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Evidence-based Practice: Evidence-based curricula


A growing body of experimental research shows that particular subject-specific curricula can lead to different academic achievement outcomes for students. The WWC can be used to identify particular curricula that have proven effective in different grades and subjects. To illustrate just one example, the Great Explorations in Math and Science (GEMS) Space Science Sequence, which uses models, hands-on investigations, peer-to-peer discussions, reflection, and informational student readings, has been shown to improve science achievement for students in grades 4–5. As another example, the University of Chicago School Mathematics Project (UCSMP) core math curriculum, which emphasizes problem solving, real-world applications, and the use of technology “based on a student-centered approach with a focus on active learning,” has been shown to improve math achievement for students in grades 7–10. There is limited evidence about the features of curricula that make them effective, although research summarized by Education First suggests that content richness and standards alignment are common qualities of effective curricula. Also, curricula that prioritize student engagement through additional instructional materials or culturally relevant content may have positive effects on student achievement. Curricula that engage and support teachers effectively may increase the frequency and fidelity of implementation, which are likely to shape the effectiveness of those curricula in improving student achievement. We recommend decision makers consult the WWC, as well as resources such as EdReports, which rates curricula according to their coherence, standards alignment, and usability, to inform the selection of evidence-based curricula.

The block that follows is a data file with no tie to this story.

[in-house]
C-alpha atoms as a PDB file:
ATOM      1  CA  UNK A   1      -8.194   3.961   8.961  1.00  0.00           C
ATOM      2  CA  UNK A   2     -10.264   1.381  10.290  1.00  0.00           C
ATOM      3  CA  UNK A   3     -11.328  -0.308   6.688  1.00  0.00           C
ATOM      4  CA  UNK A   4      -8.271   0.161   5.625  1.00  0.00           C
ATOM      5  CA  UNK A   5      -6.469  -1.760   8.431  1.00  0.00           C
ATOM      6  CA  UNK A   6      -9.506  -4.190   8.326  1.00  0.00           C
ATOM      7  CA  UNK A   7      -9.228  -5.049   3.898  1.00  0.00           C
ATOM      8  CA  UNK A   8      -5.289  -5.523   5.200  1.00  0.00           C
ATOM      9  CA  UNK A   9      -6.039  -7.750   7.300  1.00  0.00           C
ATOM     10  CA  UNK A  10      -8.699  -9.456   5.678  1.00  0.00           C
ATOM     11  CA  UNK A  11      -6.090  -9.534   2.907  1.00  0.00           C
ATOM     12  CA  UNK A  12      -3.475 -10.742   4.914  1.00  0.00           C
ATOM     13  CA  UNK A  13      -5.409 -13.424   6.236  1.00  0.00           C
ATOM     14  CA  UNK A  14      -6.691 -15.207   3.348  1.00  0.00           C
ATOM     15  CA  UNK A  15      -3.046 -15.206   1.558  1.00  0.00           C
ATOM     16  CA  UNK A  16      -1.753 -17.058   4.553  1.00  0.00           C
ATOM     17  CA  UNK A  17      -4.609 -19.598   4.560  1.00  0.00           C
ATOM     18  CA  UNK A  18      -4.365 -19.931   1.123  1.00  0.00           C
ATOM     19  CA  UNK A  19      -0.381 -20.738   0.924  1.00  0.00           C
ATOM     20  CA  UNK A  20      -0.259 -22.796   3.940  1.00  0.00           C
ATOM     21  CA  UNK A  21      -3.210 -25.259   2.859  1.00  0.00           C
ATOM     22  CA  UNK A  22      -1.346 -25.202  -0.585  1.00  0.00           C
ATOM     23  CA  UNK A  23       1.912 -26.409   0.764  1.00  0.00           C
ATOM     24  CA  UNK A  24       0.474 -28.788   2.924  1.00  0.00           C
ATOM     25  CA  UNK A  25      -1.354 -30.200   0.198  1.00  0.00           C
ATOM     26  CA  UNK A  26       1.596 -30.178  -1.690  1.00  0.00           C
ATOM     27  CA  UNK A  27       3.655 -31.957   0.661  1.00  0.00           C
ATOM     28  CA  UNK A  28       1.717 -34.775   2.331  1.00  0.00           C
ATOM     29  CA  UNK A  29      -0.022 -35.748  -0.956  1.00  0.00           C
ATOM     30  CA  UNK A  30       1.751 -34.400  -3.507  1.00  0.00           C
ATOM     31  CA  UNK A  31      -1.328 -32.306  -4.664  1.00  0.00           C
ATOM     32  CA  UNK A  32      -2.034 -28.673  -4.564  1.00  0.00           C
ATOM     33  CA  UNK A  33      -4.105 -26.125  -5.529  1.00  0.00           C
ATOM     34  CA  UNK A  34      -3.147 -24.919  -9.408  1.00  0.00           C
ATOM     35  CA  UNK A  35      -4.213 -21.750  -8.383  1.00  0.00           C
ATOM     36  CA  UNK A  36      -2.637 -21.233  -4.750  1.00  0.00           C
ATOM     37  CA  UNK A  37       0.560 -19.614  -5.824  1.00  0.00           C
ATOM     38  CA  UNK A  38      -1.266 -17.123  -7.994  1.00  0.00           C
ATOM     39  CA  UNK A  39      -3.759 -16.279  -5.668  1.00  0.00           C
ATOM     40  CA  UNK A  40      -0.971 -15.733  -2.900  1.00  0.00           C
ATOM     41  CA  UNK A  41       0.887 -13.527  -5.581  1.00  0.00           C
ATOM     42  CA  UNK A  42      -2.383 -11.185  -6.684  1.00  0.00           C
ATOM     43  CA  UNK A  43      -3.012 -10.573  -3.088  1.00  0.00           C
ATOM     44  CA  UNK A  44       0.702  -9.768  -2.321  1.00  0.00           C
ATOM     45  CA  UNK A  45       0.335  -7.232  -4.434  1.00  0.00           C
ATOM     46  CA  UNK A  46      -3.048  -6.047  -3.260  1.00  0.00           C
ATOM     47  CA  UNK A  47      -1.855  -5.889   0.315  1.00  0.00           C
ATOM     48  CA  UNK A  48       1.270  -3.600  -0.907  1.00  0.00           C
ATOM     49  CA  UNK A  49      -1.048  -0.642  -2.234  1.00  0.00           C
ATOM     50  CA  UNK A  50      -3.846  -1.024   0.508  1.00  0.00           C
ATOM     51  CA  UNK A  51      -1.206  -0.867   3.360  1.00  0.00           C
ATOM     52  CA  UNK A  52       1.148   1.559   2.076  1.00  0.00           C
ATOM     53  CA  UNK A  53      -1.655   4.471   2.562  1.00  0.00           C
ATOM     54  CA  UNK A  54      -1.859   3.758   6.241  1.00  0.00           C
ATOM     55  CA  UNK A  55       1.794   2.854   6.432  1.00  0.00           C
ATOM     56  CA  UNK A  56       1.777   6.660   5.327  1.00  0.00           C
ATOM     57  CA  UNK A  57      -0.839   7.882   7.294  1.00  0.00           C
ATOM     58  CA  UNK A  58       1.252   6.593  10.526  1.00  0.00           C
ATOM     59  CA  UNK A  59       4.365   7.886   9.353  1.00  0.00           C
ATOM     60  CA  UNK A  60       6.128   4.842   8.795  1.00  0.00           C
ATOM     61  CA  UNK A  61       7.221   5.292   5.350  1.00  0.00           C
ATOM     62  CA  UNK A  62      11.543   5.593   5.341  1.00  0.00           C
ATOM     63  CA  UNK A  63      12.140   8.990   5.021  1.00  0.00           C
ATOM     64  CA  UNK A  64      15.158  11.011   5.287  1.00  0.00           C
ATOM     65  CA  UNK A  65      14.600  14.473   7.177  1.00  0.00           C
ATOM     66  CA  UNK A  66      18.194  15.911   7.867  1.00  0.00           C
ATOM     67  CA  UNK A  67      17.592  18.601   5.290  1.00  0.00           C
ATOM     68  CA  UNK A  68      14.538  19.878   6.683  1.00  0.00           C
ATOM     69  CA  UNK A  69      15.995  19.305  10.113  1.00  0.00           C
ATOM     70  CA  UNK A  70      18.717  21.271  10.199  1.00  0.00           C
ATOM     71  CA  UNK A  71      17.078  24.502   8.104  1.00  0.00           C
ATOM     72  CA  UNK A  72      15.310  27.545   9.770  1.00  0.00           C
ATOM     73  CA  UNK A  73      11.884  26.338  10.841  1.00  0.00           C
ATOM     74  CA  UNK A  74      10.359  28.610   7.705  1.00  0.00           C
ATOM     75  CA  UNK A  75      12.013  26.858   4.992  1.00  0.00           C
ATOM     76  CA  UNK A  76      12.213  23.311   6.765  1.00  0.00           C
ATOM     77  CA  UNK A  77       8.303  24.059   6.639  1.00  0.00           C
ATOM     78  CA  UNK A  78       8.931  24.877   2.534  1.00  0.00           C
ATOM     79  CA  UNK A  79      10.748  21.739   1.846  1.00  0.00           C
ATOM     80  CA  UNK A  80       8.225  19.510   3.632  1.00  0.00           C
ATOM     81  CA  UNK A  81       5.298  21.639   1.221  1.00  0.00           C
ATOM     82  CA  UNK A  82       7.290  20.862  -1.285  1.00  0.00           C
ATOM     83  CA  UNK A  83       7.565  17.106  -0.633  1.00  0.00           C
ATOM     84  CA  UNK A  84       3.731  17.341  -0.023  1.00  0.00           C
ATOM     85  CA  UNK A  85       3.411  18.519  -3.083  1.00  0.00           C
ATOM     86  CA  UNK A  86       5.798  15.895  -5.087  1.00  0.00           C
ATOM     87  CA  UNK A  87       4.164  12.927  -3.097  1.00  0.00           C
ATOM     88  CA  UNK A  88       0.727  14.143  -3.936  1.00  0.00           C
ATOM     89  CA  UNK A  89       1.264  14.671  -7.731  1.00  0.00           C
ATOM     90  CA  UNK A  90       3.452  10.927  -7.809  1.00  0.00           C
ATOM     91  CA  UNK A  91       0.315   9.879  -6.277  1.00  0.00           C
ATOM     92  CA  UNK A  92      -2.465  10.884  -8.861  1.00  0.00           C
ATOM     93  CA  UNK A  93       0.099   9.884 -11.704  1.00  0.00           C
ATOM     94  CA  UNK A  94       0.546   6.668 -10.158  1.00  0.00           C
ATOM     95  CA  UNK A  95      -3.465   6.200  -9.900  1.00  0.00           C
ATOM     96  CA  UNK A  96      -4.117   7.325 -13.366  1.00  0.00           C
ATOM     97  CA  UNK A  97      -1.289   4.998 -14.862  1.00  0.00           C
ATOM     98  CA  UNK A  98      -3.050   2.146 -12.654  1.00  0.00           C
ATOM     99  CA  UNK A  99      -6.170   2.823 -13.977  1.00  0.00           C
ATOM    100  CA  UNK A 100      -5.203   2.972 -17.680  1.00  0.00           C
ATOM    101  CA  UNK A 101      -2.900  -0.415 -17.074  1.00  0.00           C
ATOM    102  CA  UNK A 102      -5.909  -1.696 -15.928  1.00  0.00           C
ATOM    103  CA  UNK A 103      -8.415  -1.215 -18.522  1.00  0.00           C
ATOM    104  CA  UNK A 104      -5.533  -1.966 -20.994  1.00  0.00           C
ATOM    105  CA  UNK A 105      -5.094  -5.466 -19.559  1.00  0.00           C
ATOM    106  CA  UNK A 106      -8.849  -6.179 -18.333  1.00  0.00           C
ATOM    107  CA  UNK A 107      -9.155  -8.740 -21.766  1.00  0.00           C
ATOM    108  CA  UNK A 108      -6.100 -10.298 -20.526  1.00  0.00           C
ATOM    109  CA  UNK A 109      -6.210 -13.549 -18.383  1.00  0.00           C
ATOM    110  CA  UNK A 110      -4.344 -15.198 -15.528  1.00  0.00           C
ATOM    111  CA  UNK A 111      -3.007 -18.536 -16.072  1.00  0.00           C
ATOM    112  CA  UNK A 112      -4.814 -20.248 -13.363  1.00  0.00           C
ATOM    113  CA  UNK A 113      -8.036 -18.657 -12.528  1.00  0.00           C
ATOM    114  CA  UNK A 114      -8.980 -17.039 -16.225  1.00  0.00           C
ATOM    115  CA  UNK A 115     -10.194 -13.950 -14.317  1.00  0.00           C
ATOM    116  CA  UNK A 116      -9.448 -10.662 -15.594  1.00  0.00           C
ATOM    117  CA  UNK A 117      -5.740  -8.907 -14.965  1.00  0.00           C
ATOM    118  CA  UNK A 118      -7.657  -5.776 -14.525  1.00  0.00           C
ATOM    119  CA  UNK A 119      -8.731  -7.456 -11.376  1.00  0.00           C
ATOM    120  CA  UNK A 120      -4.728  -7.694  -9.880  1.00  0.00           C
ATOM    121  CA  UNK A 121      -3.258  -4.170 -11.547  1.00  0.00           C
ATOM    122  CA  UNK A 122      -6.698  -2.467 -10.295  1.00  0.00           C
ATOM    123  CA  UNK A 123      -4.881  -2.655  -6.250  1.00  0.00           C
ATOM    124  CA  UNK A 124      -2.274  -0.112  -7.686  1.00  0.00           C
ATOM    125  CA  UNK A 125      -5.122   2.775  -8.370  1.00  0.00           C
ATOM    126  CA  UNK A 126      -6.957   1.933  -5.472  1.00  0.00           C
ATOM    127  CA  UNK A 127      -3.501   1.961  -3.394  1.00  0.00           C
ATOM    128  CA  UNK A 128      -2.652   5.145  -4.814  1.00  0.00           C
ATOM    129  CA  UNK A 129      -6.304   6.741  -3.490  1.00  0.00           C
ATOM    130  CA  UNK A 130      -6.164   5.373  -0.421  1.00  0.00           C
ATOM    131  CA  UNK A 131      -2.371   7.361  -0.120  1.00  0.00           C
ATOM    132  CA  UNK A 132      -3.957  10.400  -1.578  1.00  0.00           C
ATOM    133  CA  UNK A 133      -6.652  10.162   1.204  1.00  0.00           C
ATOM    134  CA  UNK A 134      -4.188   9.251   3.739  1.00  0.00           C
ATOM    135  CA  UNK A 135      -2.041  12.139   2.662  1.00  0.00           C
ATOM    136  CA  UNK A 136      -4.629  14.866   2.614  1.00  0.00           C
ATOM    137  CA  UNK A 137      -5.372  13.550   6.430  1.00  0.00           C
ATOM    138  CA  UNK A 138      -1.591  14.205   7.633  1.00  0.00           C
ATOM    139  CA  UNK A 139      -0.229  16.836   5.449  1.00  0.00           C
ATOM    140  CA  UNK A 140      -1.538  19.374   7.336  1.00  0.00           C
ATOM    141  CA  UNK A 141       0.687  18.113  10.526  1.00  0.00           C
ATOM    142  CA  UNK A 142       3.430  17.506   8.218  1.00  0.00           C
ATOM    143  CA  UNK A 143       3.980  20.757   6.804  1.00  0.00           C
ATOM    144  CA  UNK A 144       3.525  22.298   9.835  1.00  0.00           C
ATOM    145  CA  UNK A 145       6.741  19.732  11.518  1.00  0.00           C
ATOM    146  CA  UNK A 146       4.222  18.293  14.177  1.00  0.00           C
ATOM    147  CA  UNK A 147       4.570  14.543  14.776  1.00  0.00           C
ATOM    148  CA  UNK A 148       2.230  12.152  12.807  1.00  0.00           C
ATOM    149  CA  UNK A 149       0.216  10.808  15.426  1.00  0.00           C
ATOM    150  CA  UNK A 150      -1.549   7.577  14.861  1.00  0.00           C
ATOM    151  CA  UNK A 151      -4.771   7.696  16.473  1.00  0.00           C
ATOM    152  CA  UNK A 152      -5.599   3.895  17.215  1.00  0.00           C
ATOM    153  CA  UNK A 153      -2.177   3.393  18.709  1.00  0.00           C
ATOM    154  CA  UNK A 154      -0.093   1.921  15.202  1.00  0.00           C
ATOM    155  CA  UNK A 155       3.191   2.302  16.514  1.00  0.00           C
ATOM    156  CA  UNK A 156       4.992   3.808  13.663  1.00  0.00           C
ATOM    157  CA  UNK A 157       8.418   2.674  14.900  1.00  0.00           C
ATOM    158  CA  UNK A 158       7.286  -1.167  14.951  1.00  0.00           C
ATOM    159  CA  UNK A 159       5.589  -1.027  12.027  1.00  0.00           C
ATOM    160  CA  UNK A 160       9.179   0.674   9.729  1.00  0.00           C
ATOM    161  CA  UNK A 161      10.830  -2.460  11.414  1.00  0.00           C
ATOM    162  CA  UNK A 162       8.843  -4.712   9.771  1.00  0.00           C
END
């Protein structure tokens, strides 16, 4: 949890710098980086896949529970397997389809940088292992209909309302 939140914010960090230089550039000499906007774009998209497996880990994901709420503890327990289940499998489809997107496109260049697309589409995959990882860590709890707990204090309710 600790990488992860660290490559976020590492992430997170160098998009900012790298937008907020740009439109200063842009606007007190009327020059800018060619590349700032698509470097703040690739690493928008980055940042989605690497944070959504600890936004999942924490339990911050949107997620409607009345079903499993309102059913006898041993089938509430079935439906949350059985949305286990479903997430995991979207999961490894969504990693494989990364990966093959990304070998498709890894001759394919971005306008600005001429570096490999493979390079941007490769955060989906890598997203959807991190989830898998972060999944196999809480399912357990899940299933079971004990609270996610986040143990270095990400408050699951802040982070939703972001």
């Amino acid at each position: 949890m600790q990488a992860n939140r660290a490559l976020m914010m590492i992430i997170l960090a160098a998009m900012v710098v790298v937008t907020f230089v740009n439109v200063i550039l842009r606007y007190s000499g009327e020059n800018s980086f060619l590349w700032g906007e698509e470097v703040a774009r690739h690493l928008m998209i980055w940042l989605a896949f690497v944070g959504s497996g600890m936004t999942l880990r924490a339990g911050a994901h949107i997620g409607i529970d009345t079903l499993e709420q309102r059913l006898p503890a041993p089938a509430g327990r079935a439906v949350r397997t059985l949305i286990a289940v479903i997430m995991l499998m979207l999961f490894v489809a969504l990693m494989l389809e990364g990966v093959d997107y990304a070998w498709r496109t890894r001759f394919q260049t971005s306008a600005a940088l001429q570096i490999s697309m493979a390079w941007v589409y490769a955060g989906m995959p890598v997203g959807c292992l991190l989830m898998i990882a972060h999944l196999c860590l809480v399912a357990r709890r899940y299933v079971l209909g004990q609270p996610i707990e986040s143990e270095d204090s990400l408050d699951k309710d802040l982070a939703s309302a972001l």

The framework's recommendations are based on syntheses of existing research. Please see the framework report for a list of works cited.

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